Politics & Government

Dave Thompson / Prairie Public

A group calling itself “North Dakotans for Citizen Voting” has submitted petitions to get a Constitutional measure on the November ballot.

Supporters say it will strengthen the state’s Constitution on who is eligible to vote in any North Dakota election, laying out that only state residents can vote.

"While the Century Code does state that you have to be a citizen and a North Dakota resident, the Constitution is ambiguous," said group chairman Gary Emineth.

North Dakota counties – and cities with municipal courts – are getting billed for upgrades to the state’s crime victim notification system that are needed after voters passed a victim rights constitutional amendment.

That amendment – called “Marsy’s Law” – was approved by voters in 2016.

Attorney General Wayne Stenehjem asked the 2017 Legislature for $815,000 over two years to make changes to the system, called “SAVIN” – which stands for  Statewide Automated Victim Information and Notification.

Two loan programs through the Bank of North Dakota, designed to assist livestock producers affected by last year’s drought, are being extended.

The Breeding Stock Rebuilding program and the Feed Cost program were created after parts of the state suffered very dry conditions, and some ranchers had to sell off part or all of their herds. Both were implemented in late summer 2017.

Bank of North Dakota president Eric Hardmeyer said few loans were made last year in either program, as ranchers waited to see what was going to happen in 2018.

Two loan programs through the Bank of North Dakota, designed to assist livestock producers affected by last year’s drought, are being extended.

The Breeding Stock Rebuilding program and the Feed Cost program were created after parts of the state suffered very dry conditions, and some ranchers had to sell off part or all of their herds. Both were implemented in late summer 2017.

Bank of North Dakota president Eric Hardmeyer said few loans were made last year in either program, as ranchers waited to see what was going to happen in 2018.

Dave Thompson / Prairie Public

An interim Legislative committee is looking at three bill drafts designed to bring the Public Employees Retirement System back to being fully funded.

It’s been a multi-year fix for the system.

The bills would increase both employee and employer contributions, would temporarily reduce the “retirement multiplier” from 2 percent to 1.75 percent for new hires until the fund is at 100 percent funding, and would reallocate the 1.14 percent employer contribution to the retiree health insurance credit fund to the general pool of funds.

Dave Thompson / Prairie Public

State auditor Josh Gallion said the Governor’s office needs more transparency in its reasons for using state airplanes for travel.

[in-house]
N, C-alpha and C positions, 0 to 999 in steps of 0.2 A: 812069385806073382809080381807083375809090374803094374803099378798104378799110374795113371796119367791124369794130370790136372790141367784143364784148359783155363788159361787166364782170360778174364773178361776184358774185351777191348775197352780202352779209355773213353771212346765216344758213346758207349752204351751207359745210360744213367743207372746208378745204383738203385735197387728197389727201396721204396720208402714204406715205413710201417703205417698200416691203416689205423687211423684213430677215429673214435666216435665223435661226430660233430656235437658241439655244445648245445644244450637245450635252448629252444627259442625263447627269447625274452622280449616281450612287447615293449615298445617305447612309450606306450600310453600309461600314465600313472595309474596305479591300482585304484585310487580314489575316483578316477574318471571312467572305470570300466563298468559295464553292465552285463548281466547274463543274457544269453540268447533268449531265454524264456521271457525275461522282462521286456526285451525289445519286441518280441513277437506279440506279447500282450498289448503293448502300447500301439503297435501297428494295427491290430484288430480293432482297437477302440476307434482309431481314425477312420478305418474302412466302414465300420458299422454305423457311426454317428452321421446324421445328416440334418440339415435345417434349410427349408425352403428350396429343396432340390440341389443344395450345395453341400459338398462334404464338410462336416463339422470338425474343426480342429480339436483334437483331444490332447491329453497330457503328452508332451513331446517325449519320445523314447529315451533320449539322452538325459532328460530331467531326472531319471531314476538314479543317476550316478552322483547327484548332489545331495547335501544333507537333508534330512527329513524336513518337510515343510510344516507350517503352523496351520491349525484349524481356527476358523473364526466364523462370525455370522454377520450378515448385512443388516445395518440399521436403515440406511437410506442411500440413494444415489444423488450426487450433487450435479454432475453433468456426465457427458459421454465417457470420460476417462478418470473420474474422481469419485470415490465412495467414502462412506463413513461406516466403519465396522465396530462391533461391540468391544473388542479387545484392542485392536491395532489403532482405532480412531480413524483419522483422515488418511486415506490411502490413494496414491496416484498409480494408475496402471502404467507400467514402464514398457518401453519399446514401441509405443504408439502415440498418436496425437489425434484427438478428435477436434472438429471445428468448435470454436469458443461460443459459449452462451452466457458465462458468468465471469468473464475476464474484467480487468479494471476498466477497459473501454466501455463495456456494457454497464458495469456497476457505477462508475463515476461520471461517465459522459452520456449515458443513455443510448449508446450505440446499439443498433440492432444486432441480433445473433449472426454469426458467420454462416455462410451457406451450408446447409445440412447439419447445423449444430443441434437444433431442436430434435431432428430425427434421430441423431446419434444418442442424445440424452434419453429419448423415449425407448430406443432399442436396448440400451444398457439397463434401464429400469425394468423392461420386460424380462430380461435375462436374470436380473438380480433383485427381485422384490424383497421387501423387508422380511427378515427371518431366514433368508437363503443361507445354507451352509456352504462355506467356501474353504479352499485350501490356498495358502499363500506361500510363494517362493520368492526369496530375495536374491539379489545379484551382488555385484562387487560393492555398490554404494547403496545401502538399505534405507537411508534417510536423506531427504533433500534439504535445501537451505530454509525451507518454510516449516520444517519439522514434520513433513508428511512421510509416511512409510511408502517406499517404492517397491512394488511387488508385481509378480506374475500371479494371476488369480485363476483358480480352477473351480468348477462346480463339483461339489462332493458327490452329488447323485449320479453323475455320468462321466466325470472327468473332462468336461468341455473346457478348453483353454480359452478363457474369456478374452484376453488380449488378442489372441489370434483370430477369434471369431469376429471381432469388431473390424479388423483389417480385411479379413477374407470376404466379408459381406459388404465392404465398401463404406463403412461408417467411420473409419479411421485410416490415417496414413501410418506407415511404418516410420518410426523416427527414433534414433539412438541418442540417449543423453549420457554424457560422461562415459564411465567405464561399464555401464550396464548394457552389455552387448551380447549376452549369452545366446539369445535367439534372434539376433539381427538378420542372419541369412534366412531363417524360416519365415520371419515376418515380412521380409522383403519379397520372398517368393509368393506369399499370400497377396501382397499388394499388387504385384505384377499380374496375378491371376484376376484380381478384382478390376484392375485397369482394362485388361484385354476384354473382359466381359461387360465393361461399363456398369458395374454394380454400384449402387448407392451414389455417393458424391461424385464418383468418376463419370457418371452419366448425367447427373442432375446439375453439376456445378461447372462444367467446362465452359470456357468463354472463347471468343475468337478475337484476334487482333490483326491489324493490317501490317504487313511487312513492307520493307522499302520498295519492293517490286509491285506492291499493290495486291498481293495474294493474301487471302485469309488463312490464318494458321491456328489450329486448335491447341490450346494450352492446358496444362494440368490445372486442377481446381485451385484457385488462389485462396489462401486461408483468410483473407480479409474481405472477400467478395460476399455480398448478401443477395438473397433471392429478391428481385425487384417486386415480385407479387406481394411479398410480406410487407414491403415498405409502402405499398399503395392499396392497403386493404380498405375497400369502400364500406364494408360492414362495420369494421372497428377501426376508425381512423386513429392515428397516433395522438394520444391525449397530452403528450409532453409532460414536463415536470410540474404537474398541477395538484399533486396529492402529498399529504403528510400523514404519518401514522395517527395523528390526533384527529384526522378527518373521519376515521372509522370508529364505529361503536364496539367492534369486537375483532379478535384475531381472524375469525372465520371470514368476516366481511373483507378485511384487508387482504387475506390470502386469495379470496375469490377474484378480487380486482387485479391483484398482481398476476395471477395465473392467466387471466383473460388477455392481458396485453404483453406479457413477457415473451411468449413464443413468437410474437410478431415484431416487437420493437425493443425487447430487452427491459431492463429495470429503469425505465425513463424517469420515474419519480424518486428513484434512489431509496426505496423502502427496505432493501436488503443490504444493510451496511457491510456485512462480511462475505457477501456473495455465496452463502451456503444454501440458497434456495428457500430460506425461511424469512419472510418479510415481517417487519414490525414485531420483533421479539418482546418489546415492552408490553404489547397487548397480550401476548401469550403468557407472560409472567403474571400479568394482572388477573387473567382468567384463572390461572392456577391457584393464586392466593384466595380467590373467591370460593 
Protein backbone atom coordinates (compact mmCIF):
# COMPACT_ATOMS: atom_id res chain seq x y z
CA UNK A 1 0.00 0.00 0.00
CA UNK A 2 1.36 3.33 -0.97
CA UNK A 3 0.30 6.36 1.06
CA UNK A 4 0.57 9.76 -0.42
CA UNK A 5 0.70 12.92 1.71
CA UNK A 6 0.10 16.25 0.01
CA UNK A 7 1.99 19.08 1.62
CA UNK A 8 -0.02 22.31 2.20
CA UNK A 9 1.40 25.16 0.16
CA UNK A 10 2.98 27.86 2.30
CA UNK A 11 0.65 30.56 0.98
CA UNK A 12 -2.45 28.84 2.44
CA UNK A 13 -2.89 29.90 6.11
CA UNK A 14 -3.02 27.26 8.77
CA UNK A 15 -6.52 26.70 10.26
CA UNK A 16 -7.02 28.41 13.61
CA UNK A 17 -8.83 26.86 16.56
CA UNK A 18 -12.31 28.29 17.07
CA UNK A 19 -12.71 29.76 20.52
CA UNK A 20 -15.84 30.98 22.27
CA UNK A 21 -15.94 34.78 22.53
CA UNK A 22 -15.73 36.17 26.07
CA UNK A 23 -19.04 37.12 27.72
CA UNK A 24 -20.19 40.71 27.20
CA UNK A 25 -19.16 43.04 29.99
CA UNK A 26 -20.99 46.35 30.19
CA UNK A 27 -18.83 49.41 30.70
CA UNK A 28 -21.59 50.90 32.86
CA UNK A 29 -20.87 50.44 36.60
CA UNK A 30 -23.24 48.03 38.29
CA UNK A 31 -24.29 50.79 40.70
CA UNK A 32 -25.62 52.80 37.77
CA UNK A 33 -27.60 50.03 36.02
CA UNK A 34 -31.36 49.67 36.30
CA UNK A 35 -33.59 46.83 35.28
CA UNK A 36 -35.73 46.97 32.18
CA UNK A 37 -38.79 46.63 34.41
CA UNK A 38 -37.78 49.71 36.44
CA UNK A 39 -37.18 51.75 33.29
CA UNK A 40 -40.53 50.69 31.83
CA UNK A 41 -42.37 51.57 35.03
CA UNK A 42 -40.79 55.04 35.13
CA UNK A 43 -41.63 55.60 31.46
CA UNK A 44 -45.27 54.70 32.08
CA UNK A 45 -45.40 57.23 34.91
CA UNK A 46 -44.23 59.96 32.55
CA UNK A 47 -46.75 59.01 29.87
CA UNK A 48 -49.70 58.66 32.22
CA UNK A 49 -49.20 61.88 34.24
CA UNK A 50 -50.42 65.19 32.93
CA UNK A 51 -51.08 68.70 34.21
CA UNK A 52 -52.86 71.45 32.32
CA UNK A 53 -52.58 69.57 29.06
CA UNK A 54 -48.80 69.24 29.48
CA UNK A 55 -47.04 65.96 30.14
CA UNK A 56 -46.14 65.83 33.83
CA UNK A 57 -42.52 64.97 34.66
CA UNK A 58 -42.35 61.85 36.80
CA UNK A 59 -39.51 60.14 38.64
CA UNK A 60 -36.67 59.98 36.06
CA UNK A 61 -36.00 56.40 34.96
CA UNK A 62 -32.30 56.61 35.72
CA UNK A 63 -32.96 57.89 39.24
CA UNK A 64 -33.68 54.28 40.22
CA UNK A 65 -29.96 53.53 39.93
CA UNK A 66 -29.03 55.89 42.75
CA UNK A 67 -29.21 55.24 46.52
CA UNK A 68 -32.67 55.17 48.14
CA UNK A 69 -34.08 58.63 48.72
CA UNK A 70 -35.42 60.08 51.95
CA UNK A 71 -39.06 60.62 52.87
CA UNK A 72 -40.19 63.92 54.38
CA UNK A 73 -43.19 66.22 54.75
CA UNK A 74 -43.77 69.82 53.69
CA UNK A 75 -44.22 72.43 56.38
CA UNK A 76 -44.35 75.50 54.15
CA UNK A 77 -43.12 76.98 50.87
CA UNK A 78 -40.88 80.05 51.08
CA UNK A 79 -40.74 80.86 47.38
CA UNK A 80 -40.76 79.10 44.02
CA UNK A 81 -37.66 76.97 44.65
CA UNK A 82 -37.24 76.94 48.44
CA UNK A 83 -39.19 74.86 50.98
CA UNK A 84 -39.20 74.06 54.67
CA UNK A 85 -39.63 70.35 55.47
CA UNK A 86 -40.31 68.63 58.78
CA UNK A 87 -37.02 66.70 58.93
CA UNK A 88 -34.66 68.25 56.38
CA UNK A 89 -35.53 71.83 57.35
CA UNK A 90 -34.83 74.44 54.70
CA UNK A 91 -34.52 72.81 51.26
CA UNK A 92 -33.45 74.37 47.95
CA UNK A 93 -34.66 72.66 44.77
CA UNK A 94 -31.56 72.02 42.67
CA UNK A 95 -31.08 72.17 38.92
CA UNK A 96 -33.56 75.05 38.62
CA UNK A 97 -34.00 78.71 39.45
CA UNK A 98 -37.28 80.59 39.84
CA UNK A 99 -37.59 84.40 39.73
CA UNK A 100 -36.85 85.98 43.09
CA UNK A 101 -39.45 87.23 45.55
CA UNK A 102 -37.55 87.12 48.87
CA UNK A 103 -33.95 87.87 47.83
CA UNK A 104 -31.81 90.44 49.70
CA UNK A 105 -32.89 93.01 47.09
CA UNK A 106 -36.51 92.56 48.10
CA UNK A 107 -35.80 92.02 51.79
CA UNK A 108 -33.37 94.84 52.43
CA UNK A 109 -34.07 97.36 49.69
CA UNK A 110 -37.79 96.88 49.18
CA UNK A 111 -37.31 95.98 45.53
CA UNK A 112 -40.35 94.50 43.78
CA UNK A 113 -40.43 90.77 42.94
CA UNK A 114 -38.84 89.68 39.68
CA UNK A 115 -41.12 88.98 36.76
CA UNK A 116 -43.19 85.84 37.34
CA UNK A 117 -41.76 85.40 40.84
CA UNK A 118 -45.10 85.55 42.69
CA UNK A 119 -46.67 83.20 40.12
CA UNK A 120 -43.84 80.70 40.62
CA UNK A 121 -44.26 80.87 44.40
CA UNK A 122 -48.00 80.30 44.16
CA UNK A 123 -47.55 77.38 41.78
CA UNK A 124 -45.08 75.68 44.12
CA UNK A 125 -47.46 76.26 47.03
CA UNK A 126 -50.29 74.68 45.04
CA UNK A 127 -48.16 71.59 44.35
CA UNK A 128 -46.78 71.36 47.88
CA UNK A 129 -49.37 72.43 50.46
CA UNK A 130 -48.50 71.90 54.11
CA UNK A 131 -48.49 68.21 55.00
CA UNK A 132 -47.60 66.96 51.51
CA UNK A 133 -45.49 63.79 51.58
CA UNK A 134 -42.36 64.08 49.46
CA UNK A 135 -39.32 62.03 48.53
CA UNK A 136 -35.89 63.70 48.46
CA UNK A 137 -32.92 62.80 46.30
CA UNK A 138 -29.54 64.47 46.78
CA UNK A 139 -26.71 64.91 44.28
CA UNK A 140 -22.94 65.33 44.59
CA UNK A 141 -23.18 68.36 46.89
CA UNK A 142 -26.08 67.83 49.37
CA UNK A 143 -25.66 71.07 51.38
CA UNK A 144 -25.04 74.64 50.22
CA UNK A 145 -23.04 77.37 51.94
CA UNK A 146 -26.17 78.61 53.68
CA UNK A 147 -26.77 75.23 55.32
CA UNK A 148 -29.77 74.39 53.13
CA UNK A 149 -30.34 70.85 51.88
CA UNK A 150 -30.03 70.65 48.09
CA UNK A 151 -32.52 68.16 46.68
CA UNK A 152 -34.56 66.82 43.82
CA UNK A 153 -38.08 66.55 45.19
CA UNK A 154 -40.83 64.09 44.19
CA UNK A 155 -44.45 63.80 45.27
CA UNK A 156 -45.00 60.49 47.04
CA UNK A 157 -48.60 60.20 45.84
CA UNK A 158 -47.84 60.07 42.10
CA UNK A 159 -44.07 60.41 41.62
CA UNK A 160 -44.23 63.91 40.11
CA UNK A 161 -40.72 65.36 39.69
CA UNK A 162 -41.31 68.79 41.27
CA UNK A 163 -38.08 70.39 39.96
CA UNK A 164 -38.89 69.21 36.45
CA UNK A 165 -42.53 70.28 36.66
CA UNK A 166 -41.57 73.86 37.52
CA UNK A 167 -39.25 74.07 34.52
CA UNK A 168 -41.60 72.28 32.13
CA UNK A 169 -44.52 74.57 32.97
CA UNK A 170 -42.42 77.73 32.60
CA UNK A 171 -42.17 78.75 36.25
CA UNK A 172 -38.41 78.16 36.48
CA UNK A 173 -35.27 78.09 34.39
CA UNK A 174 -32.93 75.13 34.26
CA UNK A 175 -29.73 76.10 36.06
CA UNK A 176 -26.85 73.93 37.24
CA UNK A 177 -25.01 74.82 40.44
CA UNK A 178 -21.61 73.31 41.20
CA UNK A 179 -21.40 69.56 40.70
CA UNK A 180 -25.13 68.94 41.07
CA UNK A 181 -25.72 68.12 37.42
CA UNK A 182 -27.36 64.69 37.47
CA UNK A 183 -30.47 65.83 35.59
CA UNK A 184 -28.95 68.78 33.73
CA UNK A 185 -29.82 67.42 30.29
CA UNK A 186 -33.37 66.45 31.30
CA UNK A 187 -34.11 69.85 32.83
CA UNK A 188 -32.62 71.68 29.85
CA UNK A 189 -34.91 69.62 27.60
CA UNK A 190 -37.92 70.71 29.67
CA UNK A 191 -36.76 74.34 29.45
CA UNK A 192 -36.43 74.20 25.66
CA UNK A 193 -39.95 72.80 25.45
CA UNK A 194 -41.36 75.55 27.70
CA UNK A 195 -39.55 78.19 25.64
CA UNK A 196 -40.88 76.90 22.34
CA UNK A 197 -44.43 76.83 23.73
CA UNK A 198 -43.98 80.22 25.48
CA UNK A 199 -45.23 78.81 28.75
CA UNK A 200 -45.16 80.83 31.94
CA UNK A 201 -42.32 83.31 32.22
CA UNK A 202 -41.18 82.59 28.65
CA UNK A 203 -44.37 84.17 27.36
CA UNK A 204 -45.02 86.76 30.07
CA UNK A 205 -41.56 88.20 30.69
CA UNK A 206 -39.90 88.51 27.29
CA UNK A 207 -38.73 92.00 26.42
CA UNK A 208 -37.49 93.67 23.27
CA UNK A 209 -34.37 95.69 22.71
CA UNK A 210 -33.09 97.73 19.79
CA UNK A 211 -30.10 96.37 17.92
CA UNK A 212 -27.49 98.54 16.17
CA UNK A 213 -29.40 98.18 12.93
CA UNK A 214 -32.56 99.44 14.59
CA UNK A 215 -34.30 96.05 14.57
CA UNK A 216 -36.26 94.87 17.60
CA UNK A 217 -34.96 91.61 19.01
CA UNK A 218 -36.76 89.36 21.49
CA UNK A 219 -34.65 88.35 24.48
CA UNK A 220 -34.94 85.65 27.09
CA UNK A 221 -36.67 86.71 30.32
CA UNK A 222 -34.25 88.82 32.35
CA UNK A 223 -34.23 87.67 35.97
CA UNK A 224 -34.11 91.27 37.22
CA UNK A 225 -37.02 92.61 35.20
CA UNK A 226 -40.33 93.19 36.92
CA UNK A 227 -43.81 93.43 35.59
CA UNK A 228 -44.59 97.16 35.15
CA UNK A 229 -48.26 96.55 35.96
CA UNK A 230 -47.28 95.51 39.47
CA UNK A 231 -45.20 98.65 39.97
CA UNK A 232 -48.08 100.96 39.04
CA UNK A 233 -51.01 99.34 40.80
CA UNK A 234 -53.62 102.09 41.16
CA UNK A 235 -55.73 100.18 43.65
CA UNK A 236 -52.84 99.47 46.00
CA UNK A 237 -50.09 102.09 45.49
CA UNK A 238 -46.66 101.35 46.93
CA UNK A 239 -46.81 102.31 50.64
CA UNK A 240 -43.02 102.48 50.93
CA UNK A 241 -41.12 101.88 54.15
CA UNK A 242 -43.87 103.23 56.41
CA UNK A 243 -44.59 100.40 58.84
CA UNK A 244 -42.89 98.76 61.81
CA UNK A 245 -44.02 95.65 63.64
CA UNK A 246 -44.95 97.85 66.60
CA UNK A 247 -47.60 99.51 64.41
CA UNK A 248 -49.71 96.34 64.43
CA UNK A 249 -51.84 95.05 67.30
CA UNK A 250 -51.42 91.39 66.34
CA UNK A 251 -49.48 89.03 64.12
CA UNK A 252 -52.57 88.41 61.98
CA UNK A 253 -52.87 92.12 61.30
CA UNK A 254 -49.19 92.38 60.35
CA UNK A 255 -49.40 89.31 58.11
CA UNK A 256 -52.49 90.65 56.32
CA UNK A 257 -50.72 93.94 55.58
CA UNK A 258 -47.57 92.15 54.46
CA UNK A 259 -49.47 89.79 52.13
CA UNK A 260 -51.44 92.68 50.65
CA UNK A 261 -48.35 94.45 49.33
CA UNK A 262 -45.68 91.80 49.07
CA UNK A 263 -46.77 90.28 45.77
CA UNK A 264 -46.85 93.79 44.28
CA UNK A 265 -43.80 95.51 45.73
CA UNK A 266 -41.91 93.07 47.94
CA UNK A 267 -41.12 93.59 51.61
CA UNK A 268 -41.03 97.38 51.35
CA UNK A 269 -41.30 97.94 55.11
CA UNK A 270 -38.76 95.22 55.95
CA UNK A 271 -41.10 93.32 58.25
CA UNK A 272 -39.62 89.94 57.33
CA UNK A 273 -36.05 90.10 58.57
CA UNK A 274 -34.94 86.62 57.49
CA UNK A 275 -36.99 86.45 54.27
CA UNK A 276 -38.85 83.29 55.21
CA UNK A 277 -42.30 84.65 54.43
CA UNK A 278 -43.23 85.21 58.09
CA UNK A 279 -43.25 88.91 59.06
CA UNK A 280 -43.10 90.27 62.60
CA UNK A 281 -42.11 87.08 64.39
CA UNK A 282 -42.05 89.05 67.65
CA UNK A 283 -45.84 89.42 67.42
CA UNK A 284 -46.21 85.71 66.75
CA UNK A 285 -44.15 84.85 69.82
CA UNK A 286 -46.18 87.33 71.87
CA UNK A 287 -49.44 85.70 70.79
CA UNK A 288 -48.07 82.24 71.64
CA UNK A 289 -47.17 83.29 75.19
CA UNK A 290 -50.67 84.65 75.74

The three planes are in the Department of Transportation budget. The budget for air travel is $2.1 million for the biennium for all state agencies.

Gallion told the Legislative Audit and Fiscal Review Committee that reasons for some of the trips both current Gov.Doug Burgum and former Gov. Jack Dalrymple took were not clearly spelled out.

The US Department of Labor recently issued its Final rule on Association Health Plans. 

The rule will allow associations to sponsor group health coverage,

And North Dakota Insurance Commissioner Jon Godfread believes it will help some people find affordable health insurance. Godfread said this will help a segment of the population that he believes was overlooked in the Affordable Care Act.

The US Supreme Court has ruled states and local government can require Internet retailers to collect sales taxes.

The 5 to 4 ruling reverses a 1992 decision, in which the court ruled a retailer had to have a physical presence in that state to collect sales taxes.

North Dakota US Senator Heidi Heitkamp (D) was North Dakota’s Tax Commissioner at that time. She took that first case to court – it was called “Quill versus North Dakota.”

Dave Thompson / Prairie Public

Members of the group “North Dakotans for Public Integrity” submitted petitions Monday to place what the group calls the "Anti-Corruption Amendment" to the state Constitution on the November ballot.

The group needed 26,904 valid signatures to get the measure on the ballot.

"I'm honored to announce that over 38,000 petitioners are on the record to place the North Dakota Anti-Corruption amendment on the November ballot," the group's co-chair, Ellen Chaffee, told a rally on the state Capitol steps in Bismarck.

Highway funding option: 'Property Tax'

Jun 8, 2018
Dave Thompson / Prairie Public

The chief financial officer of the North Dakota Department of Transportation told a Legislative interim committee transportation funding is recovering from the economic downturn in the oil and agriculture industries.

"In fact, we are slightly ahead of projections," Shannon Sauer told the interim Government Services Committee.

The projection for the 2019-2021 biennium is $1.29 billion in total transportation revenue. That’s up from $1.27 billion in the current two year period.

But federal highway funding is remaining flat.

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